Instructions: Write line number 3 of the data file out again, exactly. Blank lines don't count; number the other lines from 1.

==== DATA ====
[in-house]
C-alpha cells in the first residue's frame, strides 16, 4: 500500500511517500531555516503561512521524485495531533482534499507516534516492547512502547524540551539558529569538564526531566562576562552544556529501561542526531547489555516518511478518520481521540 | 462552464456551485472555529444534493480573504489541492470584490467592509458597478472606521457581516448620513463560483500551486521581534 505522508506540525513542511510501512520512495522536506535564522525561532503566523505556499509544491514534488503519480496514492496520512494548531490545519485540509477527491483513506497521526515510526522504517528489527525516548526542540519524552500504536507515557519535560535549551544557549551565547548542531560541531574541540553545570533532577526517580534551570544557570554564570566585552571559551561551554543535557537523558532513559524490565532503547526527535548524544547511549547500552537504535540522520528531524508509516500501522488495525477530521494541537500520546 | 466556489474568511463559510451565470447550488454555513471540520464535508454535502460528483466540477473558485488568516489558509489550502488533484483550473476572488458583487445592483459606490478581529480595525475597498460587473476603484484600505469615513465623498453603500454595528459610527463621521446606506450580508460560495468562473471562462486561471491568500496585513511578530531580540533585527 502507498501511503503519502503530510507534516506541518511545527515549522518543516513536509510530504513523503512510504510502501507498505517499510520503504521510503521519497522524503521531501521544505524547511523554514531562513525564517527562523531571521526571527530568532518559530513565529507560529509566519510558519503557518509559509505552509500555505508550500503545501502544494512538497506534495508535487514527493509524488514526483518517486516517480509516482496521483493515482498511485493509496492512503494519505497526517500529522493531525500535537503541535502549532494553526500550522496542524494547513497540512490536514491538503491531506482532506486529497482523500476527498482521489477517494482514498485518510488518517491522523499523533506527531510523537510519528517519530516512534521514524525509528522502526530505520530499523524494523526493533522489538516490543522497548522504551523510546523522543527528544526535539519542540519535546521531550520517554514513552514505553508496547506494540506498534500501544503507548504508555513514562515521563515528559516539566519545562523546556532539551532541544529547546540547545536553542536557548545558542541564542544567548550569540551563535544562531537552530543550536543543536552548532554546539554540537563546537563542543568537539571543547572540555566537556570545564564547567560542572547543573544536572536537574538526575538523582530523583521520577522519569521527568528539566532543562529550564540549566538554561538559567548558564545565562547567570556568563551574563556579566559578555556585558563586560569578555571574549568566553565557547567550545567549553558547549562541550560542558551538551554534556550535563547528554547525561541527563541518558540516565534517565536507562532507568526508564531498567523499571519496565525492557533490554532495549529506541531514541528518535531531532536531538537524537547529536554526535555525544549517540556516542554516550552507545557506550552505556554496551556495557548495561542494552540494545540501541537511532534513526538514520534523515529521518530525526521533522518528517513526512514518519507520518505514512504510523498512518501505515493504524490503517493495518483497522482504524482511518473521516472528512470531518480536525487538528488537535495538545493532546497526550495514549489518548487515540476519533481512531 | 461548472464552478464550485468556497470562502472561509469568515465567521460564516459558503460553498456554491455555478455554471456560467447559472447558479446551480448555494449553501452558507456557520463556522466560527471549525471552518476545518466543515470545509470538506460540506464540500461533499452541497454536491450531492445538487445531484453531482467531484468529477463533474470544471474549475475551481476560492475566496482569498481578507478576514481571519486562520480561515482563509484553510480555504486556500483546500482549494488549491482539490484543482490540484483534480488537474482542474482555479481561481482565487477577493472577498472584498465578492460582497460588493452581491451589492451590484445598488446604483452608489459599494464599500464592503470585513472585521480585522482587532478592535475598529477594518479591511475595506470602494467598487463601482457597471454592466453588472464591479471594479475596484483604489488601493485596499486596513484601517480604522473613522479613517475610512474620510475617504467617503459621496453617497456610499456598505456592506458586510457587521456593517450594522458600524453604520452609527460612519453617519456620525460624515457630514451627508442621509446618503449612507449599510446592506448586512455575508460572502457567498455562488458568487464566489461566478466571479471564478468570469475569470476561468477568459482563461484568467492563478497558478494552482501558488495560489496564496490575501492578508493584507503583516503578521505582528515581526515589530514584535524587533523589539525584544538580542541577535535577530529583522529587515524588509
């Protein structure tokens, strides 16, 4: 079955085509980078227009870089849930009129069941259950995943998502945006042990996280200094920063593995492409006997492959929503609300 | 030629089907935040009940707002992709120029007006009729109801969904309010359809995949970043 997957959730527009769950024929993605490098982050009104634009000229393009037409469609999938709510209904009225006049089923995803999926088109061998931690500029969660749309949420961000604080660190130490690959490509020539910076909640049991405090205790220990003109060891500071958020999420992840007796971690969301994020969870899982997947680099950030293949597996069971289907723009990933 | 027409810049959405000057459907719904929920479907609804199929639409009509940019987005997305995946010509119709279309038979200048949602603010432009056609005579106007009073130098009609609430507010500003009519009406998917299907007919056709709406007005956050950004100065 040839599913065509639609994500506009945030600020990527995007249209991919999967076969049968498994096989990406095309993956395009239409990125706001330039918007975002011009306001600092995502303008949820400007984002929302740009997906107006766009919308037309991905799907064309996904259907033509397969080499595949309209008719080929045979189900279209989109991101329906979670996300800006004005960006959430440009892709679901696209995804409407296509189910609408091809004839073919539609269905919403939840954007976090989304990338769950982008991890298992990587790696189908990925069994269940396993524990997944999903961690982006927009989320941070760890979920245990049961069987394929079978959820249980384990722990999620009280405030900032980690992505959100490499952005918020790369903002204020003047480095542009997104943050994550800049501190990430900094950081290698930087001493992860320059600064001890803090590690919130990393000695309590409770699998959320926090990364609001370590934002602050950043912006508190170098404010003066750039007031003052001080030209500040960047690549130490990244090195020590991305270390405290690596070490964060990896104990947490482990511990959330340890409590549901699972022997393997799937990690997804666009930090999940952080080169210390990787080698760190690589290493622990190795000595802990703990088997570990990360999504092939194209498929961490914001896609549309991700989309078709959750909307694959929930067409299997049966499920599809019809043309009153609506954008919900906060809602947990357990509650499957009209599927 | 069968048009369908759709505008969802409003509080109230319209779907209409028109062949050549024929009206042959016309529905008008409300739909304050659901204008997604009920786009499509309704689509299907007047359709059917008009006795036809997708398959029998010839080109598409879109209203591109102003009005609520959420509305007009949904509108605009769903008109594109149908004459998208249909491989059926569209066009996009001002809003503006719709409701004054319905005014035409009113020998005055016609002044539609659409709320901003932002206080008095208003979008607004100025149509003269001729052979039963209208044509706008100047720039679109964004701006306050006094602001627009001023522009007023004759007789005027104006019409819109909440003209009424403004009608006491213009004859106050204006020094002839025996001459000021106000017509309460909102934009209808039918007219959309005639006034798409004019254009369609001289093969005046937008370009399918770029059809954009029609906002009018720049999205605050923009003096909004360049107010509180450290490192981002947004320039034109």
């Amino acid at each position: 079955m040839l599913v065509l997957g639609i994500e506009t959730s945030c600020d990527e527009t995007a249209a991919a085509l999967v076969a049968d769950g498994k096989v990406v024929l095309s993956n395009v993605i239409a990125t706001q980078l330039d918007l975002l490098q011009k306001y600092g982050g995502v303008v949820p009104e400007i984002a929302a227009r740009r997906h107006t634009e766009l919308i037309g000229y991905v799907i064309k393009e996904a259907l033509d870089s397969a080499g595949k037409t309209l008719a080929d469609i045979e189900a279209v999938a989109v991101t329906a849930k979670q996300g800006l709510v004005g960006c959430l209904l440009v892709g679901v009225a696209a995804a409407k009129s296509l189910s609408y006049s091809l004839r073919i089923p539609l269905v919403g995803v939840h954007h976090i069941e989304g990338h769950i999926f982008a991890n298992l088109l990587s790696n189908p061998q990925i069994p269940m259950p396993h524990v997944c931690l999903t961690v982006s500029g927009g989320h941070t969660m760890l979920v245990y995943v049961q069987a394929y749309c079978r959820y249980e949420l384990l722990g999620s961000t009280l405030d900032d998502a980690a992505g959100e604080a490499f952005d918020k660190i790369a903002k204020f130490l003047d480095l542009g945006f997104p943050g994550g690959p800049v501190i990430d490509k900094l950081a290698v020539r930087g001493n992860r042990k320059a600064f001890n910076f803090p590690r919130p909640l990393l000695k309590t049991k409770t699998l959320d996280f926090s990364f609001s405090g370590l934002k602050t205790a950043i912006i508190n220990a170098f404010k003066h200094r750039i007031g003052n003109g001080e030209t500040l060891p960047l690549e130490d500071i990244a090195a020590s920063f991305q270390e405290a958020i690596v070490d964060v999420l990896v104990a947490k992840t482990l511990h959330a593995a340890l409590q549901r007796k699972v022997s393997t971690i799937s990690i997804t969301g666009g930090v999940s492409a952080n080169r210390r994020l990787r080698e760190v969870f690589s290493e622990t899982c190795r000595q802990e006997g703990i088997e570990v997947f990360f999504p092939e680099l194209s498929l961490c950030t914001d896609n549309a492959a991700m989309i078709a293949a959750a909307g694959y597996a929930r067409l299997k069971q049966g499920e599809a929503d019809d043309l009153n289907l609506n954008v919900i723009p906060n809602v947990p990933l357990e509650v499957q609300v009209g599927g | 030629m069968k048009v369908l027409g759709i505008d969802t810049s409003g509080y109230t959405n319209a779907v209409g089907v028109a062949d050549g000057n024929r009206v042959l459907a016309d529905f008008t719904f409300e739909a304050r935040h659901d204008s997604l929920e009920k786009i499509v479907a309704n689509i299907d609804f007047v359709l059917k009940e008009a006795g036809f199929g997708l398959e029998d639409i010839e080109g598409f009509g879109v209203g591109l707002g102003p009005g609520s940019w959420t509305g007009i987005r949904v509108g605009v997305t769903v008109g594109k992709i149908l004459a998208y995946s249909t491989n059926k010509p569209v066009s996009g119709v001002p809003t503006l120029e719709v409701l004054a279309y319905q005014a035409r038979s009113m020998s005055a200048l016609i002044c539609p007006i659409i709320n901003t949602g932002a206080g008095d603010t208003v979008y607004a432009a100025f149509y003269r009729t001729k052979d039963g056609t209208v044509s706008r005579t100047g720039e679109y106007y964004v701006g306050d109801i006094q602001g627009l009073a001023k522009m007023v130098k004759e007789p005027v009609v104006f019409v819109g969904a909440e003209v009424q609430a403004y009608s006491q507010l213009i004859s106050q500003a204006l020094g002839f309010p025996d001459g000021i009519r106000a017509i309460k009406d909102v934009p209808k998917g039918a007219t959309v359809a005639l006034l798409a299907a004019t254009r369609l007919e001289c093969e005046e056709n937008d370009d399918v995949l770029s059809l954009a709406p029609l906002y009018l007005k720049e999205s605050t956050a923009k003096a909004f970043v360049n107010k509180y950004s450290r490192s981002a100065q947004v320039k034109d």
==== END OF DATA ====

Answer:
């Protein structure tokens, strides 16, 4: 079955085509980078227009870089849930009129069941259950995943998502945006042990996280200094920063593995492409006997492959929503609300 | 030629089907935040009940707002992709120029007006009729109801969904309010359809995949970043 997957959730527009769950024929993605490098982050009104634009000229393009037409469609999938709510209904009225006049089923995803999926088109061998931690500029969660749309949420961000604080660190130490690959490509020539910076909640049991405090205790220990003109060891500071958020999420992840007796971690969301994020969870899982997947680099950030293949597996069971289907723009990933 | 027409810049959405000057459907719904929920479907609804199929639409009509940019987005997305995946010509119709279309038979200048949602603010432009056609005579106007009073130098009609609430507010500003009519009406998917299907007919056709709406007005956050950004100065 040839599913065509639609994500506009945030600020990527995007249209991919999967076969049968498994096989990406095309993956395009239409990125706001330039918007975002011009306001600092995502303008949820400007984002929302740009997906107006766009919308037309991905799907064309996904259907033509397969080499595949309209008719080929045979189900279209989109991101329906979670996300800006004005960006959430440009892709679901696209995804409407296509189910609408091809004839073919539609269905919403939840954007976090989304990338769950982008991890298992990587790696189908990925069994269940396993524990997944999903961690982006927009989320941070760890979920245990049961069987394929079978959820249980384990722990999620009280405030900032980690992505959100490499952005918020790369903002204020003047480095542009997104943050994550800049501190990430900094950081290698930087001493992860320059600064001890803090590690919130990393000695309590409770699998959320926090990364609001370590934002602050950043912006508190170098404010003066750039007031003052001080030209500040960047690549130490990244090195020590991305270390405290690596070490964060990896104990947490482990511990959330340890409590549901699972022997393997799937990690997804666009930090999940952080080169210390990787080698760190690589290493622990190795000595802990703990088997570990990360999504092939194209498929961490914001896609549309991700989309078709959750909307694959929930067409299997049966499920599809019809043309009153609506954008919900906060809602947990357990509650499957009209599927 | 069968048009369908759709505008969802409003509080109230319209779907209409028109062949050549024929009206042959016309529905008008409300739909304050659901204008997604009920786009499509309704689509299907007047359709059917008009006795036809997708398959029998010839080109598409879109209203591109102003009005609520959420509305007009949904509108605009769903008109594109149908004459998208249909491989059926569209066009996009001002809003503006719709409701004054319905005014035409009113020998005055016609002044539609659409709320901003932002206080008095208003979008607004100025149509003269001729052979039963209208044509706008100047720039679109964004701006306050006094602001627009001023522009007023004759007789005027104006019409819109909440003209009424403004009608006491213009004859106050204006020094002839025996001459000021106000017509309460909102934009209808039918007219959309005639006034798409004019254009369609001289093969005046937008370009399918770029059809954009029609906002009018720049999205605050923009003096909004360049107010509180450290490192981002947004320039034109």